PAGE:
- A.B. 1815, A.M. 1818
- Founding member of Philomathean Society
Thomas McKean Pettit was born in Philadelphia on December 26, 1797, to Andrew Pettit, merchant, and Elizabeth McKean. Andrew Pettit was the son of Charles Pettit, merchant, quartermaster-general of the Continental Army, delegate to the Continental Congress, and president of the Insurance Company of North America. Elizabeth McKean Pettit was the daughter of Thomas McKean, signer of the Declaration of Independence, chief justice and then governor of Pennsylvania. Both Charles Pettit and Thomas McKean were trustees of the University of Pennsylvania; McKean still held that position while his grandson was a student there.
In 1812 young Thomas McKean Pettit entered the College of the University of Pennsylvania. On October 2, 1813, he was one of thirteen founding members of the Philomathean Society, Penn’s first student organization.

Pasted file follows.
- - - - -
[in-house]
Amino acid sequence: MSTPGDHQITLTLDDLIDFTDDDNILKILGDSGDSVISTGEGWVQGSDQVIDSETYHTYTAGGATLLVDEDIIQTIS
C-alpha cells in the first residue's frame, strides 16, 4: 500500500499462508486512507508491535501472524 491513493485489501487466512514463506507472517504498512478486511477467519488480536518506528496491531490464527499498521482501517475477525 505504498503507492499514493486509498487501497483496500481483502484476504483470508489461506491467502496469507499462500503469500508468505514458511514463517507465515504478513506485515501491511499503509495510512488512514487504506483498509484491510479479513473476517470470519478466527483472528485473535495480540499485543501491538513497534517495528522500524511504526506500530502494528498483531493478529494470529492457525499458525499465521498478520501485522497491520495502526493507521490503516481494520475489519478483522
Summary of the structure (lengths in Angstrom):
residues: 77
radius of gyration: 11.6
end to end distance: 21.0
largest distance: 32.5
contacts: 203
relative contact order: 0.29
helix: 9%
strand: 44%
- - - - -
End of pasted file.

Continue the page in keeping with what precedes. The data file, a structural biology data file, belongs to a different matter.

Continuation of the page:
After graduation Pettit became a lawyer, and by 1820, he had become City Solicitor of Philadelphia. From there, Pettit moved on to become the deputy attorney general to the Supreme and Oyer and Terminer Courts of Philadelphia from 1824 to 1826. He was elected to the Philadelphia Legislature in 1830 and was also a member of the Select Council of Philadelphia in 1831. From 1832 until 1835, Pettit was Associate Judge for the District Court of Philadelphia; he was then appointed as Presiding Judge over the whole district, an office he held until 1845 when he was appointed United States District Attorney for the Eastern District of Pennsylvania.
President Martin Van Buren later named him as one of the Board of Visitors to West Point. Pettit also served as vice president of the Historical Society of Pennsylvania. He died in on May 30, 1853, the same year he was appointed director of the United States Mint.